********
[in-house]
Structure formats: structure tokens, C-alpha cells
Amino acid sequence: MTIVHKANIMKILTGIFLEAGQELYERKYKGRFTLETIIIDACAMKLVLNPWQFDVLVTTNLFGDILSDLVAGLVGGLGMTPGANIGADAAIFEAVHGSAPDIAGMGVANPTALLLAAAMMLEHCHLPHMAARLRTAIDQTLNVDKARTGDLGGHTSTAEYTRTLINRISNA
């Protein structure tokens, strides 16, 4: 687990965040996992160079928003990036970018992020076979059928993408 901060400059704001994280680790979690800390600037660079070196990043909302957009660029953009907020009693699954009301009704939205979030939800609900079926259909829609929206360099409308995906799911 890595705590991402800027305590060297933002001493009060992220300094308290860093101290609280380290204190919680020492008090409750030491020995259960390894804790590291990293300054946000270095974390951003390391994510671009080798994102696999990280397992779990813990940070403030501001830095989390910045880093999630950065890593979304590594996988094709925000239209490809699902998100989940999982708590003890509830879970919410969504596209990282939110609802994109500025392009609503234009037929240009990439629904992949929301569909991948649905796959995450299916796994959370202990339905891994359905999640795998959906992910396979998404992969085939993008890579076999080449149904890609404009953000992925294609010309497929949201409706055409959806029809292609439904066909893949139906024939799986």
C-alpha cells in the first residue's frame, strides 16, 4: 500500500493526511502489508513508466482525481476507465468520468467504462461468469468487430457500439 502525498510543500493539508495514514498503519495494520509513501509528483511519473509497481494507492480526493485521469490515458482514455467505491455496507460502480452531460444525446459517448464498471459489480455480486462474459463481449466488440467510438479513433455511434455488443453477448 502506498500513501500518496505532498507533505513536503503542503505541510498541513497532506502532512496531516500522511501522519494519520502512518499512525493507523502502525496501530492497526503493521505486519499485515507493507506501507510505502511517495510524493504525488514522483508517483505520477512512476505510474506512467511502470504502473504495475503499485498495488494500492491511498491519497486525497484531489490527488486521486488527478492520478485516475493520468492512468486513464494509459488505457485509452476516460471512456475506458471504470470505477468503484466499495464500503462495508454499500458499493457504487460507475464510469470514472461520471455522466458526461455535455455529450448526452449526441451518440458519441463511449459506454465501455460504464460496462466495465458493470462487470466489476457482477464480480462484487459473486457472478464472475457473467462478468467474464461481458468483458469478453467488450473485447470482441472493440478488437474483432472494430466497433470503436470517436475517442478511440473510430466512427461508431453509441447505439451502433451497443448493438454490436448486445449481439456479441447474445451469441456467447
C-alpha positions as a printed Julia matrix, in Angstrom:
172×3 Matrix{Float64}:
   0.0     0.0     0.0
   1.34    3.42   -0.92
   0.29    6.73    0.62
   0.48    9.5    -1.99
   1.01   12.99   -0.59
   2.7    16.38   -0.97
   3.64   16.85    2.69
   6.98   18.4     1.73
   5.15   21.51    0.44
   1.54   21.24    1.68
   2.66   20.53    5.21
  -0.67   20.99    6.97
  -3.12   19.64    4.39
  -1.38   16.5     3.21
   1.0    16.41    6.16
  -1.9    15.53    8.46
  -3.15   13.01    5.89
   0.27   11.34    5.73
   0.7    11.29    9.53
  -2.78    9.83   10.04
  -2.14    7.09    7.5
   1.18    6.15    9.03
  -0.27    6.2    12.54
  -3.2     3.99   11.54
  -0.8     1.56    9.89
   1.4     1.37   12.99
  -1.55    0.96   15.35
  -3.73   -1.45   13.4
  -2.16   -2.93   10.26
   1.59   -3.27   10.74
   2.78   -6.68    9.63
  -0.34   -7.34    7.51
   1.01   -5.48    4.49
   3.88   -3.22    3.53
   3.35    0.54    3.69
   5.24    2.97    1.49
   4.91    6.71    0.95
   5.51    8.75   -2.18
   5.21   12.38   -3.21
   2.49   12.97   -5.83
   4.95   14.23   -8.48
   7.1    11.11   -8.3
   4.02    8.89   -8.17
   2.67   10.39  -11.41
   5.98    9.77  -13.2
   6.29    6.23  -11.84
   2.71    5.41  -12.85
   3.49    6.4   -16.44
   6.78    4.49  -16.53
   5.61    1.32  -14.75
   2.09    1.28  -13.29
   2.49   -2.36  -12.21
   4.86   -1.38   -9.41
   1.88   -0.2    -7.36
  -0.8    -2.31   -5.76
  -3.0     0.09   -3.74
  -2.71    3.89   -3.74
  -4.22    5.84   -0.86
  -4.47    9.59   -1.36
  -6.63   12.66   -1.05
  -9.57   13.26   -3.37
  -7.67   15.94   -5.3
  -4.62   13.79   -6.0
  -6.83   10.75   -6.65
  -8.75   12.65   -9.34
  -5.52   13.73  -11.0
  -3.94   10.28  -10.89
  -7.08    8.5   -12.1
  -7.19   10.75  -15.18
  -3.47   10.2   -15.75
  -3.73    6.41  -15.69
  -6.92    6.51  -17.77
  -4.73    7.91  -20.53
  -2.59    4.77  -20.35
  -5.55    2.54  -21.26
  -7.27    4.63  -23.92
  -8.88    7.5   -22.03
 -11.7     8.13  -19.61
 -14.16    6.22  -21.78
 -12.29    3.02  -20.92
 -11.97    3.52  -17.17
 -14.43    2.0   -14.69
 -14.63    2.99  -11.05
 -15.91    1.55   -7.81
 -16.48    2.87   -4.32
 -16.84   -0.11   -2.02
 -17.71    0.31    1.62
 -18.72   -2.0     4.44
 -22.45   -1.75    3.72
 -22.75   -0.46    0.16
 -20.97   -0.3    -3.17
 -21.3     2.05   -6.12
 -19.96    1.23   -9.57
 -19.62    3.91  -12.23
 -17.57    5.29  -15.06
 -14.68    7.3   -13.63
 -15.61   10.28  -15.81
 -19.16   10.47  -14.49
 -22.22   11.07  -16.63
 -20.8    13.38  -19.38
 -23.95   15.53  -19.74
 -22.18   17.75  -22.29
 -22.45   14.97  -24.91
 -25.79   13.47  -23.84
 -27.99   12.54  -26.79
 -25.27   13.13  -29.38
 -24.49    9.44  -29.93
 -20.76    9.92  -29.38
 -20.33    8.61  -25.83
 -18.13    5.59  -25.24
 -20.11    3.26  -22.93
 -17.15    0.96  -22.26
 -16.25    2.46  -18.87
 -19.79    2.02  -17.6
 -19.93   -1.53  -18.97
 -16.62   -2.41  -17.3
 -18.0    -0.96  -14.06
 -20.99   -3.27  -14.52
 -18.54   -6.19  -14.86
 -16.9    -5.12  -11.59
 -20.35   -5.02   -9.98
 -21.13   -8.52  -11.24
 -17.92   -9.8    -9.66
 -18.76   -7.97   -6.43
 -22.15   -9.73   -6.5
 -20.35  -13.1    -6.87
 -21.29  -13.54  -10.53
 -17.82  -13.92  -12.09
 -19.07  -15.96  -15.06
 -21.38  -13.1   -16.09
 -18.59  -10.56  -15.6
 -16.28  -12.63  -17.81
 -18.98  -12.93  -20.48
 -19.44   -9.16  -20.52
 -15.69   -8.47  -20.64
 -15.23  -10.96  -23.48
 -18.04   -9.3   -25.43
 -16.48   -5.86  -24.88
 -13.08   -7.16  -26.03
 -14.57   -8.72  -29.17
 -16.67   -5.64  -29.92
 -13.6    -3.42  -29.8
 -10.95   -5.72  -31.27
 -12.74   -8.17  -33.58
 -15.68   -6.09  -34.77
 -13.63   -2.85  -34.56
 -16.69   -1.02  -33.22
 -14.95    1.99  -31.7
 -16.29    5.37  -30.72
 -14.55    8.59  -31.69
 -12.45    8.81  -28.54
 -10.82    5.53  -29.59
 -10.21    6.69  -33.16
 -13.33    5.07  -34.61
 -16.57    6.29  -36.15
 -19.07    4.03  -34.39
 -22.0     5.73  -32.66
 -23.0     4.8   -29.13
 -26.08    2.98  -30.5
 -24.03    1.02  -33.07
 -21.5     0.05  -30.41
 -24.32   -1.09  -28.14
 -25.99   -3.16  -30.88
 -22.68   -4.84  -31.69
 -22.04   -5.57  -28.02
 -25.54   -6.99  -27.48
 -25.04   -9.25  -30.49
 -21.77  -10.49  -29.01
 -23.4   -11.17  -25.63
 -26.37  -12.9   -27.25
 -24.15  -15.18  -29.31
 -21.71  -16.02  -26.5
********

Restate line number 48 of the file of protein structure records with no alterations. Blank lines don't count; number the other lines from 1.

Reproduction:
   4.95   14.23   -8.48